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An Apportionment of Arsenic and Iron Contamination of Tube-well Groundwater with Possible Health Risk in Bangladesh

Ram Proshad , Tapos Kormoker, Md. Saiful Islam, Bidhan Chandra Saha, Md. Ripon Hossain, Mahamud Hasan Prince, Mohammed Mahmud Khan
Journal of Environment Pollution and Human Health. 2017, 5(3), 117-123. DOI: 10.12691/jephh-5-3-7
Published online: December 15, 2017

Abstract

Underground tube-well water is one of the most important sources of pure drinking water in the world. Drinking water contamination with heavy metals (iron and arsenic) is a burning question nowadays for public health and also environmental perspectives. Our present task is for determination of iron and arsenic concentration in ground tube-well with possible health risk in Bangladesh. The water samples were collected from Tangail district of Bangladesh during January 2017. Iron and arsenic concentration were analyzed by using Atomic Absorption Spectrophotometer. Iron concentration ranged from 4.483 to 20.698 mg/l where arsenic concentration was obtained from <0.001 to 0.01969 mg/l in the studied samples. Arsenic concentration for most of the samples and all iron samples were higher than the maximum permissible level of World Health Organization due to drinking these water. Iron is a heavy metal may cause serious health risk to study area people. In Bangladesh, permissible limit of iron is 0.3-1.0 mg/l, whereas WHO standard level is 0.3 mg/l. All the samples were exceeded the standard levels of iron. A range of 20 to 60 times higher iron concentration reported than permissible limits in tube-well water of the study area. These higher iron concentrations found in the study area may be harmful to those people who are consuming the water from these sources on regular basis and they may pose a high health risk. Thus, to overcome this problem, the consumers should not drink groundwater containing higher amounts of iron, and they should find other sources or replace the tube-well or treat the water for drinking and other domestic and household purposes.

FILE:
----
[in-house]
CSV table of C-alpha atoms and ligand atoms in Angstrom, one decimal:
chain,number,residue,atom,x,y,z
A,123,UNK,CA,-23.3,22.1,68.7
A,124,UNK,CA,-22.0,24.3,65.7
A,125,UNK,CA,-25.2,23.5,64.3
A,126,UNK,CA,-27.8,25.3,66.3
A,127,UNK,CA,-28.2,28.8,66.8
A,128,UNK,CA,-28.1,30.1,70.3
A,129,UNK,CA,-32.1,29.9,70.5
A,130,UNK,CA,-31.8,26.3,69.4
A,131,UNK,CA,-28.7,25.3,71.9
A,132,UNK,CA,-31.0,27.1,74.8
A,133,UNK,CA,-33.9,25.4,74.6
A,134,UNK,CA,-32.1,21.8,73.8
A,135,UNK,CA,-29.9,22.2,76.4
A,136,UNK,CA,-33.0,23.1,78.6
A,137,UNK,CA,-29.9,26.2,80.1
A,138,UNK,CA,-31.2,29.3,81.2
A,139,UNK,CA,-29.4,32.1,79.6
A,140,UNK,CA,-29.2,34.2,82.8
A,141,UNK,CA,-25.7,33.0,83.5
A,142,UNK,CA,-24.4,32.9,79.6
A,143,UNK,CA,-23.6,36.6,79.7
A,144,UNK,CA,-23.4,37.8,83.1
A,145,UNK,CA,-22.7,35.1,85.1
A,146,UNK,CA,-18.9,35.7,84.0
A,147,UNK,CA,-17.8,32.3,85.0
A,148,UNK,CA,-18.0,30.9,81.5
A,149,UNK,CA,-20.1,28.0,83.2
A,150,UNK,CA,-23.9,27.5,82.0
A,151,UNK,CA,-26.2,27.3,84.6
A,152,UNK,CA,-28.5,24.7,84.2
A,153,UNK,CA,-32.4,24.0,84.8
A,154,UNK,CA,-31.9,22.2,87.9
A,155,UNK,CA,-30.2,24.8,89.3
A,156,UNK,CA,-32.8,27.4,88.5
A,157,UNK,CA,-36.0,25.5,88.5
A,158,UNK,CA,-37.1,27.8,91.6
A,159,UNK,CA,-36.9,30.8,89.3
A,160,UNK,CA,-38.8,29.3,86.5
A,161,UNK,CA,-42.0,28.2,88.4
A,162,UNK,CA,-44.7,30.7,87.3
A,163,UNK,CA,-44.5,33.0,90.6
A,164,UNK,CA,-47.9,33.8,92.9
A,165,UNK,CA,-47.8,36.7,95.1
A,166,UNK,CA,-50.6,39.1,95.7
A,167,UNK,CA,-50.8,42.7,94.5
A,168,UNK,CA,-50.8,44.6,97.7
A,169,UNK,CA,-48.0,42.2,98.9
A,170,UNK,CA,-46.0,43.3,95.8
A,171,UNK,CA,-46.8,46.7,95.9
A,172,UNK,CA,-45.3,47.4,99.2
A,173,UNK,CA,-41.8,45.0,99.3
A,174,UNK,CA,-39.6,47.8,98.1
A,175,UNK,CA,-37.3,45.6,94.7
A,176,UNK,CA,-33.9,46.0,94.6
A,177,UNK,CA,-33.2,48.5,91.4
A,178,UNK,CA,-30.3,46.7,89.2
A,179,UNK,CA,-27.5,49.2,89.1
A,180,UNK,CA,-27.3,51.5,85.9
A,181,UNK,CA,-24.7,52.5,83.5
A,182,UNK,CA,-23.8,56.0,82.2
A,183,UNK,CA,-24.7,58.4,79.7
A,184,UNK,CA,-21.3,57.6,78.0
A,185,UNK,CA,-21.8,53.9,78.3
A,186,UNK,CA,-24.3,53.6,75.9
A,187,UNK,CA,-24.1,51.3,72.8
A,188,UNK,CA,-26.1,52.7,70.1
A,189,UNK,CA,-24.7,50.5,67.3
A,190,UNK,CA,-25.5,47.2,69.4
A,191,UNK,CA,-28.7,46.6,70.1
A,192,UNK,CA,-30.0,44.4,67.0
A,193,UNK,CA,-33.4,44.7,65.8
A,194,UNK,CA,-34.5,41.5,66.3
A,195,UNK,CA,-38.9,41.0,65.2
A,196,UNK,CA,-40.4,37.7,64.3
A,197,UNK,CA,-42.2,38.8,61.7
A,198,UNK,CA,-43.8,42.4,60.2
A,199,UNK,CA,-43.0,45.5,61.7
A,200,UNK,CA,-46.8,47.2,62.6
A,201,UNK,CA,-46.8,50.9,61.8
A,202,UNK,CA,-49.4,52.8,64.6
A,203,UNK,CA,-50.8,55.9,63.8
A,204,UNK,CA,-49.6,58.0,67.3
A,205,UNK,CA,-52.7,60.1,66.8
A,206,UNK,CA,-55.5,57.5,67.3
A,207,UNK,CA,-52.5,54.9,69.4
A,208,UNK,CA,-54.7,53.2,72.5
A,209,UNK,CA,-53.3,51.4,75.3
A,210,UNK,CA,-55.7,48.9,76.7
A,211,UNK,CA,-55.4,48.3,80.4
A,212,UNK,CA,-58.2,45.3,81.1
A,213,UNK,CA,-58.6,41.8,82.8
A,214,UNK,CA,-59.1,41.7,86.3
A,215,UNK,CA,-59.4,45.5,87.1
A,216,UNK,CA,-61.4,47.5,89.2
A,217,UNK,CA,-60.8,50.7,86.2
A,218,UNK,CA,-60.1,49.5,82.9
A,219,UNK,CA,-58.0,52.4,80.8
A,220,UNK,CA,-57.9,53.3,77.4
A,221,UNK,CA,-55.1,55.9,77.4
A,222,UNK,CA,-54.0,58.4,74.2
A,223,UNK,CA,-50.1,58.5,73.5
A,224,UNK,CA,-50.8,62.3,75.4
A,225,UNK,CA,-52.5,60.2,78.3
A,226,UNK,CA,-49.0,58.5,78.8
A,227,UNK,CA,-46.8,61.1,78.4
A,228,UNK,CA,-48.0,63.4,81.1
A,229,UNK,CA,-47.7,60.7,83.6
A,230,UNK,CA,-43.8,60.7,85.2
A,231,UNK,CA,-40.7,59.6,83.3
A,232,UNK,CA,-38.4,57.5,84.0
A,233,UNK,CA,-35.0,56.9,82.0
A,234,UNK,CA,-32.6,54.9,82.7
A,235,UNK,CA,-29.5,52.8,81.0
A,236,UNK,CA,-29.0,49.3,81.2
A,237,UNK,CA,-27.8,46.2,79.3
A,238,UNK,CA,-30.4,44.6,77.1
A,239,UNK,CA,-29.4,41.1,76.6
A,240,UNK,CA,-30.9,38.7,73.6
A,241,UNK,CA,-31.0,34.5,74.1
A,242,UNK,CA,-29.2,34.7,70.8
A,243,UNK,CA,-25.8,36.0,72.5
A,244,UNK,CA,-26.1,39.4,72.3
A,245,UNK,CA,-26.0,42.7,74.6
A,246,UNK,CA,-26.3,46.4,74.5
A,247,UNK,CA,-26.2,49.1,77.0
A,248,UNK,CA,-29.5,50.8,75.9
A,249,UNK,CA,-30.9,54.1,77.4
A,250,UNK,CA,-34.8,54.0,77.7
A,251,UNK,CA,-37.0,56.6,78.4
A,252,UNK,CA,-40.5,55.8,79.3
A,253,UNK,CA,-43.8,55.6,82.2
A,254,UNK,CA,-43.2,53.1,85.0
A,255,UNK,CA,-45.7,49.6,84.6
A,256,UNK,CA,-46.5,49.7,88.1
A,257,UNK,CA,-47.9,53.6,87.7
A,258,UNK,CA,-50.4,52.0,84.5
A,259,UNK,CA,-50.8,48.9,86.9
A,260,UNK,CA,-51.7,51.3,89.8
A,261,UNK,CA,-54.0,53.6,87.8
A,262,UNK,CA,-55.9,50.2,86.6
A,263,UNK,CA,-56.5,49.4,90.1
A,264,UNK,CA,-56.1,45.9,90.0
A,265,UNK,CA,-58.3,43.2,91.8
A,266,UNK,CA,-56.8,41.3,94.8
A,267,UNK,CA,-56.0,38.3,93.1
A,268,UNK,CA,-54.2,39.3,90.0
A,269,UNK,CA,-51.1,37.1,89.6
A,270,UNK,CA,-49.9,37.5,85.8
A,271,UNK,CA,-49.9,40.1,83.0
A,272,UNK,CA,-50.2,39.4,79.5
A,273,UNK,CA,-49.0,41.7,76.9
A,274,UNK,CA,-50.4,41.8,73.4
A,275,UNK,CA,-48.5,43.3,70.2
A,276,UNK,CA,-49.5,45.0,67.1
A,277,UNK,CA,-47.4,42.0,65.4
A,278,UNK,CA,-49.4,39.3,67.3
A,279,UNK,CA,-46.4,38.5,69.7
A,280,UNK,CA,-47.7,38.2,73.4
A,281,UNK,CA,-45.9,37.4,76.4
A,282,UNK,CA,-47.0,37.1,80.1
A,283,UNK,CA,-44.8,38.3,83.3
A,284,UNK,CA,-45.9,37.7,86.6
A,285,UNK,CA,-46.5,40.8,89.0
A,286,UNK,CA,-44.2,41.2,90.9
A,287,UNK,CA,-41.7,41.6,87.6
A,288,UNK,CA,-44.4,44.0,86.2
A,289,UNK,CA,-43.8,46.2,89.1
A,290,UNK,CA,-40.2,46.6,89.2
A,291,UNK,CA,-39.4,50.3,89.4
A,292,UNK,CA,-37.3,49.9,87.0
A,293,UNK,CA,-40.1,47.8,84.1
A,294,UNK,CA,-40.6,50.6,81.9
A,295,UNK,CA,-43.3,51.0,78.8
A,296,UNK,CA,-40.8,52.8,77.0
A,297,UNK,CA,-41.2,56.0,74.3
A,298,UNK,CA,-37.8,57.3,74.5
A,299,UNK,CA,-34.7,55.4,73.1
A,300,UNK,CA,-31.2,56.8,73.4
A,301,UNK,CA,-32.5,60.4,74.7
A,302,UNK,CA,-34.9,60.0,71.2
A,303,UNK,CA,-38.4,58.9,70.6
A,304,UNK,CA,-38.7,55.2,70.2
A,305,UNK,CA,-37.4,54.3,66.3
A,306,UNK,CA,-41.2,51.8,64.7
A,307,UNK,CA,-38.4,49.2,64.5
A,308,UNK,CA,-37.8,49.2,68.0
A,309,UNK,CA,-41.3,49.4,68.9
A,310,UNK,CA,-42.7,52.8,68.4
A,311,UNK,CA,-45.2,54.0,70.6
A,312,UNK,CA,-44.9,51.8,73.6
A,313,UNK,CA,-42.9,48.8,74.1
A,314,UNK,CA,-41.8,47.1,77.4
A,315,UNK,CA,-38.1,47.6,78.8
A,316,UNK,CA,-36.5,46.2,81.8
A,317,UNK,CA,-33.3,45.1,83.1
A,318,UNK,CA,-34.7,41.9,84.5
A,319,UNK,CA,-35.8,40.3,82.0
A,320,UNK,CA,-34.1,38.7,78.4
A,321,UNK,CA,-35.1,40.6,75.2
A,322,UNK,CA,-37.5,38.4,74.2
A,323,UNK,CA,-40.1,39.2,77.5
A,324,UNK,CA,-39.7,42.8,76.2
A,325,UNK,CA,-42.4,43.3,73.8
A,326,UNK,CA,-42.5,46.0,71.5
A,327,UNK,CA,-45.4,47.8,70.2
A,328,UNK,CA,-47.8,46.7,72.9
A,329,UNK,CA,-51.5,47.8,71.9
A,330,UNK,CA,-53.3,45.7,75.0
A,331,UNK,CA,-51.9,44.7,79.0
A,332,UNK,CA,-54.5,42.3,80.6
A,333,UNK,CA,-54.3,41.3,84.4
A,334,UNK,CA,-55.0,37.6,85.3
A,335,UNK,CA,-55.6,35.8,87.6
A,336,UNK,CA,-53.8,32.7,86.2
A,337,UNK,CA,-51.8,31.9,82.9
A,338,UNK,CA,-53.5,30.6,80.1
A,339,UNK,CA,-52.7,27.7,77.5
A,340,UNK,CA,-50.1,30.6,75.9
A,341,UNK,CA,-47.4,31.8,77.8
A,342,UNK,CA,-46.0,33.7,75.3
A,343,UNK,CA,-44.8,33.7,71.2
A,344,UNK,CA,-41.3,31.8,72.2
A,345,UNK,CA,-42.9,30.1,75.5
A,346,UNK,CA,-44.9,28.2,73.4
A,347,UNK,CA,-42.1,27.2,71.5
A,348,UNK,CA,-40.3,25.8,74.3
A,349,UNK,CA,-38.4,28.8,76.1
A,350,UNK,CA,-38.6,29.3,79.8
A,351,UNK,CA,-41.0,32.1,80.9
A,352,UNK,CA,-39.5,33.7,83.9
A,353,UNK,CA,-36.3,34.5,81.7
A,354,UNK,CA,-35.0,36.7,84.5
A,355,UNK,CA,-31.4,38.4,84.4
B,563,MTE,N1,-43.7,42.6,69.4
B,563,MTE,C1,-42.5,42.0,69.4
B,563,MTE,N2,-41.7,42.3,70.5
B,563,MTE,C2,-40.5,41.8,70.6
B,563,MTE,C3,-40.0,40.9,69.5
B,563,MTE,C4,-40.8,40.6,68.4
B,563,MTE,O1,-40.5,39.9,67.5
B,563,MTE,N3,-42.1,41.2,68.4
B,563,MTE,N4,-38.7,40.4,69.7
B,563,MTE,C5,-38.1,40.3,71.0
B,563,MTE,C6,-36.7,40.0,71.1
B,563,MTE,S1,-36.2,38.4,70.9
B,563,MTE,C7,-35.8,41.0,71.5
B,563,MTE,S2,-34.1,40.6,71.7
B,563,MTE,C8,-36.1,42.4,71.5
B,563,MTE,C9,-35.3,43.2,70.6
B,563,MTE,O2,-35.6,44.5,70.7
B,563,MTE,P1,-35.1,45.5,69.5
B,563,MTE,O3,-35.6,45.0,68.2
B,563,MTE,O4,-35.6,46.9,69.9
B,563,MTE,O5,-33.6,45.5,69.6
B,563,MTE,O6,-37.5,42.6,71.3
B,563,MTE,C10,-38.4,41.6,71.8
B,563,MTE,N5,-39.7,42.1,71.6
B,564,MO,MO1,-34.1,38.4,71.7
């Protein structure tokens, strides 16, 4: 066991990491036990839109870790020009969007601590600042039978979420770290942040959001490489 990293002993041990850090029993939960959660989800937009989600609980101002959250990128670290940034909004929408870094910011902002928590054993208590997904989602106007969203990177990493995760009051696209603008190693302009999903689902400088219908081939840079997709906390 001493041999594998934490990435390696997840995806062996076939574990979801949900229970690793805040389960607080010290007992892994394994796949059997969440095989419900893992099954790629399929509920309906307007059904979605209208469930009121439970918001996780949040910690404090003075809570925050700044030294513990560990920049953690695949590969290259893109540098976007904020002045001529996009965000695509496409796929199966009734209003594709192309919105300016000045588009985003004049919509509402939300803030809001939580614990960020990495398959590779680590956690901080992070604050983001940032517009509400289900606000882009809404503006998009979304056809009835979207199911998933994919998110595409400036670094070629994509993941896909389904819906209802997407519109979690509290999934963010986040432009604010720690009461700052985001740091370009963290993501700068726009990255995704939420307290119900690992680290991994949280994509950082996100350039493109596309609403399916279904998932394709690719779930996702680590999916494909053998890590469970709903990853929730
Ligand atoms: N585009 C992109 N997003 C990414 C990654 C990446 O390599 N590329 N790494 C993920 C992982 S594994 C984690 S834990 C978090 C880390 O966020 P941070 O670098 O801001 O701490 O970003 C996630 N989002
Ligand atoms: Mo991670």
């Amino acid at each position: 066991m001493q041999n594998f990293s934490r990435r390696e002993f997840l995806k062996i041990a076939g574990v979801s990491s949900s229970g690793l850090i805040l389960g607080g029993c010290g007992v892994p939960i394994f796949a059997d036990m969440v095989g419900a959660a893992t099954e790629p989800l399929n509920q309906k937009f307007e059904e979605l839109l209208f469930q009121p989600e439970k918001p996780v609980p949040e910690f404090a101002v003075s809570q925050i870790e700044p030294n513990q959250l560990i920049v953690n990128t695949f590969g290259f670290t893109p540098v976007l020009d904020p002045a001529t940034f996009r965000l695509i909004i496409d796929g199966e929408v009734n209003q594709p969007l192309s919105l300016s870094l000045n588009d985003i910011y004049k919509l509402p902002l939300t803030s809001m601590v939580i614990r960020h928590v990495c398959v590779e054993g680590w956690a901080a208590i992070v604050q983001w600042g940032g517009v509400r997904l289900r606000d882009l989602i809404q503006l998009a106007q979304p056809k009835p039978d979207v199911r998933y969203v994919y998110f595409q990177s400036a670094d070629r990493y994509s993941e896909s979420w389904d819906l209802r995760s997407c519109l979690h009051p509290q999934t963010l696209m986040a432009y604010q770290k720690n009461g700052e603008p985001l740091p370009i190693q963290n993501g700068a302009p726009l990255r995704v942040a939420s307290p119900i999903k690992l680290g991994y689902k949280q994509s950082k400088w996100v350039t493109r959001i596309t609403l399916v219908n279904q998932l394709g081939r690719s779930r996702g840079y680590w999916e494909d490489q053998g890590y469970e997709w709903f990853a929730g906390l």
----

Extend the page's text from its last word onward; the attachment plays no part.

1. Introduction